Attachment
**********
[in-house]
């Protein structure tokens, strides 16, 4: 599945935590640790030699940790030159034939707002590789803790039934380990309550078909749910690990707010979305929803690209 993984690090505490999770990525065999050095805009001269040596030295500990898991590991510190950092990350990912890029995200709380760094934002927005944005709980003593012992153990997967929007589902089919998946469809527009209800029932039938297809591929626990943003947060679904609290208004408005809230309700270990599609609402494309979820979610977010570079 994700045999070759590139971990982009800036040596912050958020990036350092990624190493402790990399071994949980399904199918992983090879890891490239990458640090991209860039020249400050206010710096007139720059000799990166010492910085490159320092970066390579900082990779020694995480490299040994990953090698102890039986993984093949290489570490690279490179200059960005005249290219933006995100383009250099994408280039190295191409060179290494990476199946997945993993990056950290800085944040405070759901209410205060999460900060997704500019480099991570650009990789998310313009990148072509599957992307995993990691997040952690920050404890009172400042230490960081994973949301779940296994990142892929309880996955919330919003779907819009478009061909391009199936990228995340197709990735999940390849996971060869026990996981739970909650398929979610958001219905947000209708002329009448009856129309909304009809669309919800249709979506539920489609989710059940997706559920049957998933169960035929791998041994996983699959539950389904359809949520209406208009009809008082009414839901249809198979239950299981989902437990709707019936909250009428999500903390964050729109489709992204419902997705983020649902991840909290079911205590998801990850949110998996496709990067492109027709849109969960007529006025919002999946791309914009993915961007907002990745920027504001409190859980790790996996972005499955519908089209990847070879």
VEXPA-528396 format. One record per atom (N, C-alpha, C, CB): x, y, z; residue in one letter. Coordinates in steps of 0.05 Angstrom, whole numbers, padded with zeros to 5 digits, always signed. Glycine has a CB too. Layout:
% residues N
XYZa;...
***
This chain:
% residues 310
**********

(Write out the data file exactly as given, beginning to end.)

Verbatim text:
[in-house]
């Protein structure tokens, strides 16, 4: 599945935590640790030699940790030159034939707002590789803790039934380990309550078909749910690990707010979305929803690209 993984690090505490999770990525065999050095805009001269040596030295500990898991590991510190950092990350990912890029995200709380760094934002927005944005709980003593012992153990997967929007589902089919998946469809527009209800029932039938297809591929626990943003947060679904609290208004408005809230309700270990599609609402494309979820979610977010570079 994700045999070759590139971990982009800036040596912050958020990036350092990624190493402790990399071994949980399904199918992983090879890891490239990458640090991209860039020249400050206010710096007139720059000799990166010492910085490159320092970066390579900082990779020694995480490299040994990953090698102890039986993984093949290489570490690279490179200059960005005249290219933006995100383009250099994408280039190295191409060179290494990476199946997945993993990056950290800085944040405070759901209410205060999460900060997704500019480099991570650009990789998310313009990148072509599957992307995993990691997040952690920050404890009172400042230490960081994973949301779940296994990142892929309880996955919330919003779907819009478009061909391009199936990228995340197709990735999940390849996971060869026990996981739970909650398929979610958001219905947000209708002329009448009856129309909304009809669309919800249709979506539920489609989710059940997706559920049957998933169960035929791998041994996983699959539950389904359809949520209406208009009809008082009414839901249809198979239950299981989902437990709707019936909250009428999500903390964050729109489709992204419902997705983020649902991840909290079911205590998801990850949110998996496709990067492109027709849109969960007529006025919002999946791309914009993915961007907002990745920027504001409190859980790790996996972005499955519908089209990847070879």
VEXPA-528396 format. One record per atom (N, C-alpha, C, CB): x, y, z; residue in one letter. Coordinates in steps of 0.05 Angstrom, whole numbers, padded with zeros to 5 digits, always signed. Glycine has a CB too. Layout:
% residues N
XYZa;...
***
This chain:
% residues 310